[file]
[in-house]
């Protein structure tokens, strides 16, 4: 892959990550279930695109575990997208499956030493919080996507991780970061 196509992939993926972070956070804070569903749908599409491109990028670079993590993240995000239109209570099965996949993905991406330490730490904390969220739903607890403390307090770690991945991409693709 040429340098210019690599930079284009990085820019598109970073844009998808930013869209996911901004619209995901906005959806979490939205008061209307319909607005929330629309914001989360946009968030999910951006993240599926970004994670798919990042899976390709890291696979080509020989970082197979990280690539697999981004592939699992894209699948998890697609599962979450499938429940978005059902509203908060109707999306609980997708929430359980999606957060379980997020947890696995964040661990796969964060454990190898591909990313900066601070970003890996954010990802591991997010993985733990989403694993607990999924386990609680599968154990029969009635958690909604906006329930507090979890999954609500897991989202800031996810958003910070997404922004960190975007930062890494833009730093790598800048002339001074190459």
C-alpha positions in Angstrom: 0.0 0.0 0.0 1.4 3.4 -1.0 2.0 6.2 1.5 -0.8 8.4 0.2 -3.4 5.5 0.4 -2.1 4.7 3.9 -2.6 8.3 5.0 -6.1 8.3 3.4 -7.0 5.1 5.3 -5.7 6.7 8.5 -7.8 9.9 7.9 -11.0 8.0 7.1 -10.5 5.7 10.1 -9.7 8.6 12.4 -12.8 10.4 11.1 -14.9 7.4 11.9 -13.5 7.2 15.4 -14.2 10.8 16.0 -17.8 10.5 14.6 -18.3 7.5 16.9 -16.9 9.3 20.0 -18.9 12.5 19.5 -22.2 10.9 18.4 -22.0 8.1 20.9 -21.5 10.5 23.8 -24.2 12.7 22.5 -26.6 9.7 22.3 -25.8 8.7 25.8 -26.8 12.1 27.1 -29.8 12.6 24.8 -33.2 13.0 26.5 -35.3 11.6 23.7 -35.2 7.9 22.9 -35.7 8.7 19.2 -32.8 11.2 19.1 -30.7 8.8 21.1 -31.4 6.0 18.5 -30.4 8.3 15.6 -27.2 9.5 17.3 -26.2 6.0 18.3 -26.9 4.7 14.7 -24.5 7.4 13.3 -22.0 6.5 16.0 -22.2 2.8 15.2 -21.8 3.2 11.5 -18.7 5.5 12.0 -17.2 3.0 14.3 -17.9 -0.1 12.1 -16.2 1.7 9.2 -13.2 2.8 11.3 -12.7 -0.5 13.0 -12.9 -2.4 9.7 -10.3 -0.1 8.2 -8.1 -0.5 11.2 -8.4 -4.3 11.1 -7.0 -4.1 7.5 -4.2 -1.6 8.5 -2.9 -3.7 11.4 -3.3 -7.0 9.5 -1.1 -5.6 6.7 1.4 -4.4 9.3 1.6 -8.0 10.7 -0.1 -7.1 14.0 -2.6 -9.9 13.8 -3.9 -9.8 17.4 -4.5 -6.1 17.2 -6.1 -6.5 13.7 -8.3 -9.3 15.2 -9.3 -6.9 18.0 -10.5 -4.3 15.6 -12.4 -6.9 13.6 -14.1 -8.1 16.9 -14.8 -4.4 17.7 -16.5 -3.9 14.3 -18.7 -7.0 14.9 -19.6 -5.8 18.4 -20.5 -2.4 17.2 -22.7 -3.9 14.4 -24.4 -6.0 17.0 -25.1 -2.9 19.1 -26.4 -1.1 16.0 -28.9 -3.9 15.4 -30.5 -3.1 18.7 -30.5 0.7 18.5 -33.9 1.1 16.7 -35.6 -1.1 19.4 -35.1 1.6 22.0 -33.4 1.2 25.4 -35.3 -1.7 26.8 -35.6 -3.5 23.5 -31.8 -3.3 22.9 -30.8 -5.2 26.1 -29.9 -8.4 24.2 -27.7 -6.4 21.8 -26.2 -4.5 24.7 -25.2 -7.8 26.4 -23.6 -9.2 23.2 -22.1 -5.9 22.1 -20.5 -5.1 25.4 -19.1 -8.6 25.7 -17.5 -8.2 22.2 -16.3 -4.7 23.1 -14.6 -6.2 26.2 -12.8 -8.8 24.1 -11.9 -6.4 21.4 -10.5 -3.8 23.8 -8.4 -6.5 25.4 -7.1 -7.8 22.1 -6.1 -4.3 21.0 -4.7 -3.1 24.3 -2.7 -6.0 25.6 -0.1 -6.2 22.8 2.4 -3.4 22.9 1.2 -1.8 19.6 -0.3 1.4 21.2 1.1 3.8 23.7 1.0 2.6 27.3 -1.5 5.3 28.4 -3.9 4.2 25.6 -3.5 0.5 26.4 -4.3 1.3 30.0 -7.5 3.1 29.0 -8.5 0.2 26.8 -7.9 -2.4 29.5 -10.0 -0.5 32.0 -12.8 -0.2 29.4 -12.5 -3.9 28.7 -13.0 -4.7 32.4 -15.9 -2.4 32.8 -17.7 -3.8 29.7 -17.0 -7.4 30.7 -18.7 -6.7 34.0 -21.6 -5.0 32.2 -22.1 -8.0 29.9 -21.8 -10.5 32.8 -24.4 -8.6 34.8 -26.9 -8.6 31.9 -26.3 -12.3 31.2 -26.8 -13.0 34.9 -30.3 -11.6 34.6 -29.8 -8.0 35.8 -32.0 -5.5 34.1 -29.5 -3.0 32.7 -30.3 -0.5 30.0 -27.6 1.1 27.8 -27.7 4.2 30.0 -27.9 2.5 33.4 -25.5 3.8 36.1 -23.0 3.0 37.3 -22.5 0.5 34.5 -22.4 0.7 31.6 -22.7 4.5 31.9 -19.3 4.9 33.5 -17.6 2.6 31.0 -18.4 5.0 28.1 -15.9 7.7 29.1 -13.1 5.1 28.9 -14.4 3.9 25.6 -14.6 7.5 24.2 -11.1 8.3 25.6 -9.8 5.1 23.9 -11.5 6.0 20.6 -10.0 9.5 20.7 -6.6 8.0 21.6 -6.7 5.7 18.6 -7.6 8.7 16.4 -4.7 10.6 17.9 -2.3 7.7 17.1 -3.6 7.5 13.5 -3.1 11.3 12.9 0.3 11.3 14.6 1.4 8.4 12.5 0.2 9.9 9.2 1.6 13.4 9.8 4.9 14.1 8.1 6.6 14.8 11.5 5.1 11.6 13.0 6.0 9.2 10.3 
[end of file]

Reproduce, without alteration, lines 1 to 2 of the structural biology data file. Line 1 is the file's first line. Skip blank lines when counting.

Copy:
[in-house]
């Protein structure tokens, strides 16, 4: 892959990550279930695109575990997208499956030493919080996507991780970061 196509992939993926972070956070804070569903749908599409491109990028670079993590993240995000239109209570099965996949993905991406330490730490904390969220739903607890403390307090770690991945991409693709 040429340098210019690599930079284009990085820019598109970073844009998808930013869209996911901004619209995901906005959806979490939205008061209307319909607005929330629309914001989360946009968030999910951006993240599926970004994670798919990042899976390709890291696979080509020989970082197979990280690539697999981004592939699992894209699948998890697609599962979450499938429940978005059902509203908060109707999306609980997708929430359980999606957060379980997020947890696995964040661990796969964060454990190898591909990313900066601070970003890996954010990802591991997010993985733990989403694993607990999924386990609680599968154990029969009635958690909604906006329930507090979890999954609500897991989202800031996810958003910070997404922004960190975007930062890494833009730093790598800048002339001074190459």